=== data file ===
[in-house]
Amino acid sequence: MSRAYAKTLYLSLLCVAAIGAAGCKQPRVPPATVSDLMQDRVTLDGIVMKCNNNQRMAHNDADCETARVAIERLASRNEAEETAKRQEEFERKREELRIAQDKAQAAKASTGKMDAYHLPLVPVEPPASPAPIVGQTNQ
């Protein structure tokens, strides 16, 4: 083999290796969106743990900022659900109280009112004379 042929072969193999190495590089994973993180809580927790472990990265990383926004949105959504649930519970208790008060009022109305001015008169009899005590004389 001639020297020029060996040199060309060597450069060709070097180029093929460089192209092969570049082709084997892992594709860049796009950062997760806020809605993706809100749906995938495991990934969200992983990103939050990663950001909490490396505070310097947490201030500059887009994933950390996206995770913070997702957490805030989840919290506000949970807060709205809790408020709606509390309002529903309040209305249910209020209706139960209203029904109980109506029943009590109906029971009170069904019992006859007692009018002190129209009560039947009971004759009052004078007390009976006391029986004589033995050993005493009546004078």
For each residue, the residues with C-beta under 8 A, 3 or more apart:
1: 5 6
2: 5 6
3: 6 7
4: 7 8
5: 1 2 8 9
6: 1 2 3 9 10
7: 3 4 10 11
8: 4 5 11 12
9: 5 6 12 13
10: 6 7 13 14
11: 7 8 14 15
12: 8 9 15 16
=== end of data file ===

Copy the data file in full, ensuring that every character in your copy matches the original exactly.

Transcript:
[in-house]
Amino acid sequence: MSRAYAKTLYLSLLCVAAIGAAGCKQPRVPPATVSDLMQDRVTLDGIVMKCNNNQRMAHNDADCETARVAIERLASRNEAEETAKRQEEFERKREELRIAQDKAQAAKASTGKMDAYHLPLVPVEPPASPAPIVGQTNQ
């Protein structure tokens, strides 16, 4: 083999290796969106743990900022659900109280009112004379 042929072969193999190495590089994973993180809580927790472990990265990383926004949105959504649930519970208790008060009022109305001015008169009899005590004389 001639020297020029060996040199060309060597450069060709070097180029093929460089192209092969570049082709084997892992594709860049796009950062997760806020809605993706809100749906995938495991990934969200992983990103939050990663950001909490490396505070310097947490201030500059887009994933950390996206995770913070997702957490805030989840919290506000949970807060709205809790408020709606509390309002529903309040209305249910209020209706139960209203029904109980109506029943009590109906029971009170069904019992006859007692009018002190129209009560039947009971004759009052004078007390009976006391029986004589033995050993005493009546004078």
For each residue, the residues with C-beta under 8 A, 3 or more apart:
1: 5 6
2: 5 6
3: 6 7
4: 7 8
5: 1 2 8 9
6: 1 2 3 9 10
7: 3 4 10 11
8: 4 5 11 12
9: 5 6 12 13
10: 6 7 13 14
11: 7 8 14 15
12: 8 9 15 16